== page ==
It is not the police I would be bothered about - it is the personal injury liability (which you cannot even bankrupt yourself out of being liable for).

  15. #65
    Quote Originally Posted by Alansmithee View Post
    It is not the police I would be bothered about - it is the personal injury liability (which you cannot even bankrupt yourself out of being liable for).
    Best not hit anyone then! Bit like cycling on the pavement!

  16. #66
    Master Harry Smith's Avatar
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    I cycle on pavement wherever I can as I prefer living and being in one piece or both if possible. If I see people on a footway I slow down or nip onto the road. Then back on footway. My bike is de-restricted and can do about 35mph reasonably easily. A road (racing) bike will achieve 40+ mph with a fit rider but they weigh about a quarter of my Ebike. It's about common sense rather than blind conformance.
    When we were in Malta last year there were hundreds of Ebikes and scooters on paths and roads, I'm sure it's the same in many countries worldwide.
    Not in good old nanny-state Britain though. We love our rules don't we?

  17. #67

  18. #68
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    Quote Originally Posted by benny.c View Post
    From the people who brought you ďsmartĒ motorways ....

  19. #69
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    Quote Originally Posted by benny.c View Post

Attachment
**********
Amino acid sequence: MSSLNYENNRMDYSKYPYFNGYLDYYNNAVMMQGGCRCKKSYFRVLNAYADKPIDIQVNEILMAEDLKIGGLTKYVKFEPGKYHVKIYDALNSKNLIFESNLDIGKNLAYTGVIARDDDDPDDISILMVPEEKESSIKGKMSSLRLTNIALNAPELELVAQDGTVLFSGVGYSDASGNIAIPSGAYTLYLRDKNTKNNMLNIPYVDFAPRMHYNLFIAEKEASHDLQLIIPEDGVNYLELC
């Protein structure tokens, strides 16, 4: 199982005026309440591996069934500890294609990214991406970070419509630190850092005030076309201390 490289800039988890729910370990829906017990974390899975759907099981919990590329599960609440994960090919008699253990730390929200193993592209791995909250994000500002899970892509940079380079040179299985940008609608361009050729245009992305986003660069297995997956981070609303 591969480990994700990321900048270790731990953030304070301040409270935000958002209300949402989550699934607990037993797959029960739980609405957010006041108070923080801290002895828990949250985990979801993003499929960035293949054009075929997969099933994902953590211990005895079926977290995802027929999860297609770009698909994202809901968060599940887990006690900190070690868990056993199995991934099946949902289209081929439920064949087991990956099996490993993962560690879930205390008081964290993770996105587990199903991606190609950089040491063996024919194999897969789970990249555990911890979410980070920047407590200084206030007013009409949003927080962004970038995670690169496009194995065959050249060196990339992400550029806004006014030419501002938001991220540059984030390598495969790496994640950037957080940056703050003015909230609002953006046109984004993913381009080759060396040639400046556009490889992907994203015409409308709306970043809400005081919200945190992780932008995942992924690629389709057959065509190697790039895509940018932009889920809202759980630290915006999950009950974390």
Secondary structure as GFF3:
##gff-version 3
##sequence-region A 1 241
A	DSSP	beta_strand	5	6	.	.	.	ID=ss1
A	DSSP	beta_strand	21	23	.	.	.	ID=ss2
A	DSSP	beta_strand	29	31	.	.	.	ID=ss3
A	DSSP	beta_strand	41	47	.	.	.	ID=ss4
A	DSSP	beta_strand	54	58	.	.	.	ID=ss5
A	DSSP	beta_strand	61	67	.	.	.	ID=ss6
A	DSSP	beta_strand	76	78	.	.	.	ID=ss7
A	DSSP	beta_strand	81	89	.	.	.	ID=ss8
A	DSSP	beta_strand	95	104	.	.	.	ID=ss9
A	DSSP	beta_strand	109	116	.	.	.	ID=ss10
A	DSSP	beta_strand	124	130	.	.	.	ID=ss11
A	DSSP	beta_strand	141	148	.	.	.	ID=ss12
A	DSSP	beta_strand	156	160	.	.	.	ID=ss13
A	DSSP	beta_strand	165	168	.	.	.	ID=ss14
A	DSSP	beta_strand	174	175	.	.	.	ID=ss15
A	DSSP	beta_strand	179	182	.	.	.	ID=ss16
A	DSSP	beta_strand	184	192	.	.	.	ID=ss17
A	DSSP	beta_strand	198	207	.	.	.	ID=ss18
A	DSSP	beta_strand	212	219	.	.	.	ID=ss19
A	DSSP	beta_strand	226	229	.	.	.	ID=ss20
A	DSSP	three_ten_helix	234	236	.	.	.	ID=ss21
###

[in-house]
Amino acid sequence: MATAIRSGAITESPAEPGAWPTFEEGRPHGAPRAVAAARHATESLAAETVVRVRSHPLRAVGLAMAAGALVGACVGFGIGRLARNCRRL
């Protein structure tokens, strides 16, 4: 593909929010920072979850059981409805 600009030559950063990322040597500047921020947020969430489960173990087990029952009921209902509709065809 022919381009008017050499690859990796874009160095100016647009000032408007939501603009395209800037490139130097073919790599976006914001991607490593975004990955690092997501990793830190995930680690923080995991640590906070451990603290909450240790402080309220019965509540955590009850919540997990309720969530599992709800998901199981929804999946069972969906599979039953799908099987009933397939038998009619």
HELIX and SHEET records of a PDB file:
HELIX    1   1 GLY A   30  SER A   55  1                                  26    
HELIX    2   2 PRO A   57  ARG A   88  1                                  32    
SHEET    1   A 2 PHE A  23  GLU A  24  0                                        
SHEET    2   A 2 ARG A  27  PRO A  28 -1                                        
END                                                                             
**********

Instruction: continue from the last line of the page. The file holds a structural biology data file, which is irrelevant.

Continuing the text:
Had to happen eventually.

    Sent from my Pixel 2 using Tapatalk

  20. #70
    Quote Originally Posted by TimeThoughts View Post

    I wonder how these scooters can be illegal yet electric bikes are not.
    Scooters have much smaller wheels, which means the rotational inertia of the wheels (mass x radius squared) is far lower for a scooter than a bike. This is why scooters are inherently unstable and unsafe.

  21. #71
    Grand Master Saint-Just's Avatar
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    Quote Originally Posted by Holsterman View Post
    Scooters have much smaller wheels, which means the rotational inertia of the wheels (mass x radius squared) is far lower for a scooter than a bike. This is why scooters are inherently unstable and unsafe.
    More importantly for stability, the centre of gravity is much higher above the wheel axles than on a bike. Add to that the slightest imperfection on the road is the equivalent of a pothole for a bike. They are fun, they are fast and they are convenient in a city but they are dangerous (for themselves) on the road and dangerous (for others) on the pavement.
    The power of accurate observation is commonly called cynicism by those who have not got it.

  22. #72
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    Quote Originally Posted by Saint-Just View Post
    More importantly for stability, the centre of gravity is much higher above the wheel axles than on a bike. Add to that the slightest imperfection on the road is the equivalent of a pothole for a bike.
    Quote Originally Posted by Holsterman View Post
    Scooters have much smaller wheels, which means the rotational inertia of the wheels (mass x radius squared) is far lower for a scooter than a bike. This is why scooters are inherently unstable and unsafe.
    Exactly, if you push a supermarket trolley across a supermarket carpark, you get some idea of how tiny wheels and even small surface irregularities “work” together.